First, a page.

An adventure wrongly considered is an inconvenience. An inconvenience rightly considered is an adventure," says Tadashi Nakaya-ma, a character in Helene Gabel Ryan's novel "Hakujin."
Ryan, a longtime Wallingford resident, could have said that herself. She has had many adventures in her 88 years - from growing up in Seattle during the Depression and World War II eras to babysitting gorillas at the Woodland Park Zoo.
She marched against the Vietnam War and for the Pike Place Market and was a mainstay of the Wallingford Community Council for many years.
Ryan began the novel when she was in her 60s. Its title, "Hakujin," is a Japanese term for a white person.
Set in Seattle during World War II, the book tells the story of 18-year-old Robin Mueller. She lived at 29th Avenue and Yesler Way in Leschi with her family and, like the author, graduated from Garfield High School.
Her friendship with Kiko Naka-yama and her twin brother, Tadashi, forms the core of the novel. The book follows the experience of the Japanese before and after the evacuation and how life changed for the young women and the young men they loved during the war.
An important theme of the novel, according to Ryan, is that of equal opportunities for women.
Born just before women received the right to vote, Ryan said her generation "won the right to work because of the war."
In the book, Robin goes to work as a secretary at the War Labor Board in Seattle. This was based on a job that Ryan held during the war in which she doubled her salary within one year.
Robin, a Caucasian whose best friend and first love are both Japanese, learns firsthand about prejudice when her Japanese friends are evacuated to internment camps.
Speaking at her home, Ryan offers a blunt comment on this topic: "There were greedy people who wanted to profit from the Japanese people's property. The Canadian government may have been harder on their people than the U.S. They sold the property of the Japanese residents, cheaply, and then charged them a fee for the service!"
The pioneering spirit
Ryan said she started writing when she was 10 years old. Over the years, she wrote in many journals, beginning in the 1930s. "I have them all," she said.
These were a great source of material for her book, she added.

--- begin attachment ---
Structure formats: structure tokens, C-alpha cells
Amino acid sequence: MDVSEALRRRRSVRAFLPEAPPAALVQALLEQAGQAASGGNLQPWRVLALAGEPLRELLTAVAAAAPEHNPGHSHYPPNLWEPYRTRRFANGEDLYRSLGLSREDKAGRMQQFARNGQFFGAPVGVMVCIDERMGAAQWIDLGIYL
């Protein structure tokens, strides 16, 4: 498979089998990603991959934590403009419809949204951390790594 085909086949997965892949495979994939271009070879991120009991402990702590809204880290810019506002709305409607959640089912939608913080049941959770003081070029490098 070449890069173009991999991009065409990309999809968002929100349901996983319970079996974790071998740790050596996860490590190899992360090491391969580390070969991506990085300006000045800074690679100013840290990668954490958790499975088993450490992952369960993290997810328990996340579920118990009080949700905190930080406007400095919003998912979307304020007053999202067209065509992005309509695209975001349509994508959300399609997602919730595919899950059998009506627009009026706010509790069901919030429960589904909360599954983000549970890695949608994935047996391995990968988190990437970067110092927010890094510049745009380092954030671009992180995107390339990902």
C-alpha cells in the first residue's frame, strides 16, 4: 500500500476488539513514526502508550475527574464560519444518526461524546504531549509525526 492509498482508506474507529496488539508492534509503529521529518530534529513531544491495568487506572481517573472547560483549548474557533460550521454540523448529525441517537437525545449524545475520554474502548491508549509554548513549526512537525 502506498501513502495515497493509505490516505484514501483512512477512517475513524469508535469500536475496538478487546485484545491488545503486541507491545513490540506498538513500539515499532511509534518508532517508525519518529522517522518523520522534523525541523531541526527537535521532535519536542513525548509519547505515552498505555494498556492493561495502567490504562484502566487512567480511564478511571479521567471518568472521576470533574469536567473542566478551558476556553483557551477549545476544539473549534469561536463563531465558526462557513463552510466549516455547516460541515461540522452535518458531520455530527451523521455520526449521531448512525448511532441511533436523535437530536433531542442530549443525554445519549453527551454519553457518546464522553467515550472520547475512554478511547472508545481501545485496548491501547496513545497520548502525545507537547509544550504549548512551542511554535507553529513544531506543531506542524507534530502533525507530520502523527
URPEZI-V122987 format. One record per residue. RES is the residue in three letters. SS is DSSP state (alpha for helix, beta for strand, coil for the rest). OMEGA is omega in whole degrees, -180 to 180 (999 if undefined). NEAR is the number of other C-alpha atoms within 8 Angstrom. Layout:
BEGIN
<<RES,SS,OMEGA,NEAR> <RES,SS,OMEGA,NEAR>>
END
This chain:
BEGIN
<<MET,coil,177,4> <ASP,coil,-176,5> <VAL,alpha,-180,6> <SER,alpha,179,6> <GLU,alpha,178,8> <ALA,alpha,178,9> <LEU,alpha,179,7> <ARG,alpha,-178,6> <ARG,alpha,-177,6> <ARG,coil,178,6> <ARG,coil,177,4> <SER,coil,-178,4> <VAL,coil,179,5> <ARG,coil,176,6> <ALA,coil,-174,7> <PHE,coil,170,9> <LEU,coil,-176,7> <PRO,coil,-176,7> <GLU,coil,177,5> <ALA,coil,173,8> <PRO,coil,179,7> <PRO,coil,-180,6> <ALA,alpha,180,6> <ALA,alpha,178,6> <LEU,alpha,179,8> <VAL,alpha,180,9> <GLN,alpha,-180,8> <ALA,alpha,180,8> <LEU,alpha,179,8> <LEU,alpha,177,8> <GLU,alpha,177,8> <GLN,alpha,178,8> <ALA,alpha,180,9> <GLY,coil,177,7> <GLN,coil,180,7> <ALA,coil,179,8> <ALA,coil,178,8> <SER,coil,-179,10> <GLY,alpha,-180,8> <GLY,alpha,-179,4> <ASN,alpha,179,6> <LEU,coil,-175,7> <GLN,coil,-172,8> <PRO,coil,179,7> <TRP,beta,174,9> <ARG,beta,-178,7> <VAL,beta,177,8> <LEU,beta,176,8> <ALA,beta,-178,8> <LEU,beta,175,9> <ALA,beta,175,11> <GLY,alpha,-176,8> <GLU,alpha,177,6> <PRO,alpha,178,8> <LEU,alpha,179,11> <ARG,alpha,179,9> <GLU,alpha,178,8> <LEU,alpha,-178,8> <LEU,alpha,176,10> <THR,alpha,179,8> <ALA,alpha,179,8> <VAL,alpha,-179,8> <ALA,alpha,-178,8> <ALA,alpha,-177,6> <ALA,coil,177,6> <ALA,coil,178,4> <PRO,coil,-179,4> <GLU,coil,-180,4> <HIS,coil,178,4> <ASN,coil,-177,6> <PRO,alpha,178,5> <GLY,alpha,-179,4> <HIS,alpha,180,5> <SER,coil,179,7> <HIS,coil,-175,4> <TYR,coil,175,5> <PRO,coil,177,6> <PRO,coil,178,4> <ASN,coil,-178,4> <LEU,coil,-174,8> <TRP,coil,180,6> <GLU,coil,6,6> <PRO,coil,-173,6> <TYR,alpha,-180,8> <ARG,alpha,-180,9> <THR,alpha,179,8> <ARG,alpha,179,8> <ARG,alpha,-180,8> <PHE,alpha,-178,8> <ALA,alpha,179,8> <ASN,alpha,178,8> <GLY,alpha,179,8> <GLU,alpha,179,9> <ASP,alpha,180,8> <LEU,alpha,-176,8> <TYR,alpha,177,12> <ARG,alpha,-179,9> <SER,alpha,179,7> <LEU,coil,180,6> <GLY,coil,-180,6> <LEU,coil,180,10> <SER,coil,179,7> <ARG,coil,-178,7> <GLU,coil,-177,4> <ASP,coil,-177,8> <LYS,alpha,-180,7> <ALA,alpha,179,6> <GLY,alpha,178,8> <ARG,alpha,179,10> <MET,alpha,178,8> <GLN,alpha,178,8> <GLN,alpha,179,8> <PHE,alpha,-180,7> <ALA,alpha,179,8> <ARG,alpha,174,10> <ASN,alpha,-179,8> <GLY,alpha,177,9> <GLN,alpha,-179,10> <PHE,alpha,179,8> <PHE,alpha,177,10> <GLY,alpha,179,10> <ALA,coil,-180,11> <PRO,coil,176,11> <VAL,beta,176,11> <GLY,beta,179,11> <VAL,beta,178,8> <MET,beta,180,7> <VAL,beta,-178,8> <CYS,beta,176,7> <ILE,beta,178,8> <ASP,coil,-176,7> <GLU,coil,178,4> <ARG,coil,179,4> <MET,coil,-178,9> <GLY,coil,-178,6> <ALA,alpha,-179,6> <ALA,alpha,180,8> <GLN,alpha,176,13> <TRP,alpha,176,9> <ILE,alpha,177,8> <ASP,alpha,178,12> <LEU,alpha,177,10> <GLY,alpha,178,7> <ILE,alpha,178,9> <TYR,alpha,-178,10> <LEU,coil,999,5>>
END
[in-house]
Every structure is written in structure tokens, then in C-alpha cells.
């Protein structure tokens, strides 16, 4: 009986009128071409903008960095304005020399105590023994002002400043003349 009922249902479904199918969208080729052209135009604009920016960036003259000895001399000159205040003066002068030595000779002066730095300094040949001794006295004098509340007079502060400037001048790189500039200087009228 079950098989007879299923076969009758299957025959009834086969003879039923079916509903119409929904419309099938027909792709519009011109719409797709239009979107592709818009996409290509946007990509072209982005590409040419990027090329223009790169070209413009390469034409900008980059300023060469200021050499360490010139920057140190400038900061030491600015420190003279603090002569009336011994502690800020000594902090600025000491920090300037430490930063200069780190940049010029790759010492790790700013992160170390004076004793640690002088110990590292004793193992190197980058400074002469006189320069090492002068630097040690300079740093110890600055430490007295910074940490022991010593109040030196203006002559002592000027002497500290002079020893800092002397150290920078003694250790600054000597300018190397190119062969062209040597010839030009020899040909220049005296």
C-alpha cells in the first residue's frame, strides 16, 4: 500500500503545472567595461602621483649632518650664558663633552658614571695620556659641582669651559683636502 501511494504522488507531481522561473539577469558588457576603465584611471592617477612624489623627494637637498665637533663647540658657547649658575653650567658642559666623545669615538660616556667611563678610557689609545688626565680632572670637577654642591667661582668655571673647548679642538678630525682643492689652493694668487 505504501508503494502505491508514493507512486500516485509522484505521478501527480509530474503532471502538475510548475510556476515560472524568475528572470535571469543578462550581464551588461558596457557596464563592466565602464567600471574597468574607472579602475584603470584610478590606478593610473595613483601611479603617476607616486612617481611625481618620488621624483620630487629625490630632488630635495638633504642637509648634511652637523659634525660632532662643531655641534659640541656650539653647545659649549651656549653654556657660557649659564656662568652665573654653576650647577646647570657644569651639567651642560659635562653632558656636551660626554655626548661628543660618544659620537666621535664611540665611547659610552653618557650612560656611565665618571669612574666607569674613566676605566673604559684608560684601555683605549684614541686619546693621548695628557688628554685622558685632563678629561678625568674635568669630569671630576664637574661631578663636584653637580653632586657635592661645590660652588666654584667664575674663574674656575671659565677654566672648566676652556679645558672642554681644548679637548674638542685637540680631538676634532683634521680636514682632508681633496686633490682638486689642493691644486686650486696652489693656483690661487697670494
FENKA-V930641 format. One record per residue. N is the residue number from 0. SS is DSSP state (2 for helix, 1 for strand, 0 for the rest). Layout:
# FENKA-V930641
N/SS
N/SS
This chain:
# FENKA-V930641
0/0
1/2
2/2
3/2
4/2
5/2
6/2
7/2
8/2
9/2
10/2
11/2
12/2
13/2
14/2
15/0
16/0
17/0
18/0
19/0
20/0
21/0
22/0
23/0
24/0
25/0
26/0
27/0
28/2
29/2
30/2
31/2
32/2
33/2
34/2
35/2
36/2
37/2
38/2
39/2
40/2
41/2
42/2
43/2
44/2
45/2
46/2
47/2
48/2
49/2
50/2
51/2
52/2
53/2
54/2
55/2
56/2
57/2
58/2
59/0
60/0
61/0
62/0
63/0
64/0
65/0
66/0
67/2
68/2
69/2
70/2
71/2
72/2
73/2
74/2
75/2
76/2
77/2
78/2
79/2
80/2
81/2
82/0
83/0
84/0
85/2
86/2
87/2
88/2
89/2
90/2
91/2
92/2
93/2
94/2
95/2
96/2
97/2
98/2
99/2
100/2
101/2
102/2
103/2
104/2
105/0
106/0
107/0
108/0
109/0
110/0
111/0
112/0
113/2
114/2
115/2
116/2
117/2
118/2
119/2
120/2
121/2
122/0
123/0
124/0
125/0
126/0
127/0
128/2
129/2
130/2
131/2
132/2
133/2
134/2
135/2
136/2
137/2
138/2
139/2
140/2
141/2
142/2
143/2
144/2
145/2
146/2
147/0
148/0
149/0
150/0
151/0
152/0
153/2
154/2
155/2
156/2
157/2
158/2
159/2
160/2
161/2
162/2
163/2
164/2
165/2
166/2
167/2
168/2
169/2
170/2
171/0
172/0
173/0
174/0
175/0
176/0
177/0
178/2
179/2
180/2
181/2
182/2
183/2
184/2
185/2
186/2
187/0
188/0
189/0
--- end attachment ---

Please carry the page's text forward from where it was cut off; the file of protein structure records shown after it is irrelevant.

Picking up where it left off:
Her interest in Northwest history was kindled by her grandfather, Jacob Anthes. At age 15, Anthes, a German immigrant, was too young to file a homestead claim on Whidbey Island, so he purchased 120 acres for $100 instead.
His purchase later became the core of the town of Langley, and he is known as the "father of Langley," according to the genealogy website at www.usgennet.org/usa/wa/county/island.
Ryan created Anthes Press to self-publish her book after her first choice of publisher fell through. The book is illustrated with black-and-white photographs, some historic photos from Ryan's personal collection.
A longtime community member
Ryan has lived in the same house since 1953, where she raised two sons with her husband, who passed away several years ago.
She recalls that homes cost around $2,000 back then, and doctors advised people not to move to the neighborhood because it was an economically depressed, polluted area. The gas plant was operational, prior to the creation of the popular Gas Works Park.
Ryan said, "There are more trees now, but fewer families with children."
At one point, Ryan helped raise funds to add new trees to the community. She went door-to-door, asking for a dollar at a time. Her committee raised $4,400, which was a portion of the cost; the balance was provided by the city.
In addition to volunteer work, Ryan was employed at the Diesel Oil Sales Co., near Lake Union. Ryan would drop her two boys off at school, then climb on her 3-speed Raleigh Gazelle and ride to work.
Ryan, an early member of the Pacific Northwest Cycling Association, continued to ride with fellow members for more than 50 years.
As to whether there is another book in her future, Ryan said she hopes to live long enough to write one.[[In-content Ad]]